Coming from left field though it may be, and with everybody’s favourite type-cast anti-hero, Bill Murray, as its protagonist, Theodore Melfi’s churchy morality tale is as cheesy and every bit as predictable as Annie.
Vincent (Murray) is an irascible old punter and drink-driver who is cranky, rude and selfish – but we are meant to like him because he is Bill Murray, and mega-star Murray flies the flag for the outsider so many of us want to be.
He reverses his groovy retro car over his own white picket fence (a white picket fence? for Murray?) but lets his new neighbour, single-mum Maggie (Melissa McCarthy), bear the cost of it.
Later, he will withdraw all the money from the savings of Oliver (Jaeden Lieberher), Maggie’s son, to bet on a trifecta in the hope of paying off his debts.
He is a man of fashionable cynicism but no redeeming qualities, apart from the fact that he regularly visits his dying wife – and is that so exemplary?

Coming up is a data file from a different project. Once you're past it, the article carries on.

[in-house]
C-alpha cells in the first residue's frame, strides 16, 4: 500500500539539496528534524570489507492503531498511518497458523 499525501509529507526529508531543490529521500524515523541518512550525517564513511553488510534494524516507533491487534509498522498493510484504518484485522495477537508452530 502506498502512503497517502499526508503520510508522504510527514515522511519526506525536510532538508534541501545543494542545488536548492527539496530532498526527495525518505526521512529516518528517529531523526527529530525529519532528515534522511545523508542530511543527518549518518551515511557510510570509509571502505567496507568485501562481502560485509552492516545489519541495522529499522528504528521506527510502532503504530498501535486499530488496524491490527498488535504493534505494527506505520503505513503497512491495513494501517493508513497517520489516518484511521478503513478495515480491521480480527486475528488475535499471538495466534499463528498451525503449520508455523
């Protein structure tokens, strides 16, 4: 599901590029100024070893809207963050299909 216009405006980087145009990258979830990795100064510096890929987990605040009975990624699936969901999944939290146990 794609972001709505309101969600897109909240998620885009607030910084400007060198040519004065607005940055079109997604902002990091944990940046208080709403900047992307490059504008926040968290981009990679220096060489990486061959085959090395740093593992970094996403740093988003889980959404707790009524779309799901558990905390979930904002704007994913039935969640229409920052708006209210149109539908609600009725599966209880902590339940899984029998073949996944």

Oliver, bullied at school, comes under the reprobate’s wing and you can see from a mile off where we’re headed.
McCarthy is terrific as the modern woman carrying the world on her shoulders – working double shifts at the hospital to do the right thing by her kid while Vincent pisses the money she gives him to mind Oliver up against the wall.
It is so annoying that the script is written to portray Vincent as a saintly character while Maggie’s efforts go unheralded.
Having said that, Murray gives a classic performance as Murray (for mine, an actor of limited range), while Lieberher really is sweet and Naomi Watts clearly has a lot of fun as Daka, the pregnant Russian(?) hooker with a heart of gold (what else?).
The idea that everybody is good if you strip away a few coarse layers is fine, but Vincent does nothing to earn his salvation and, in the end, it’s a bit of a stretch to believe that he is any the wiser.
~ John Campbell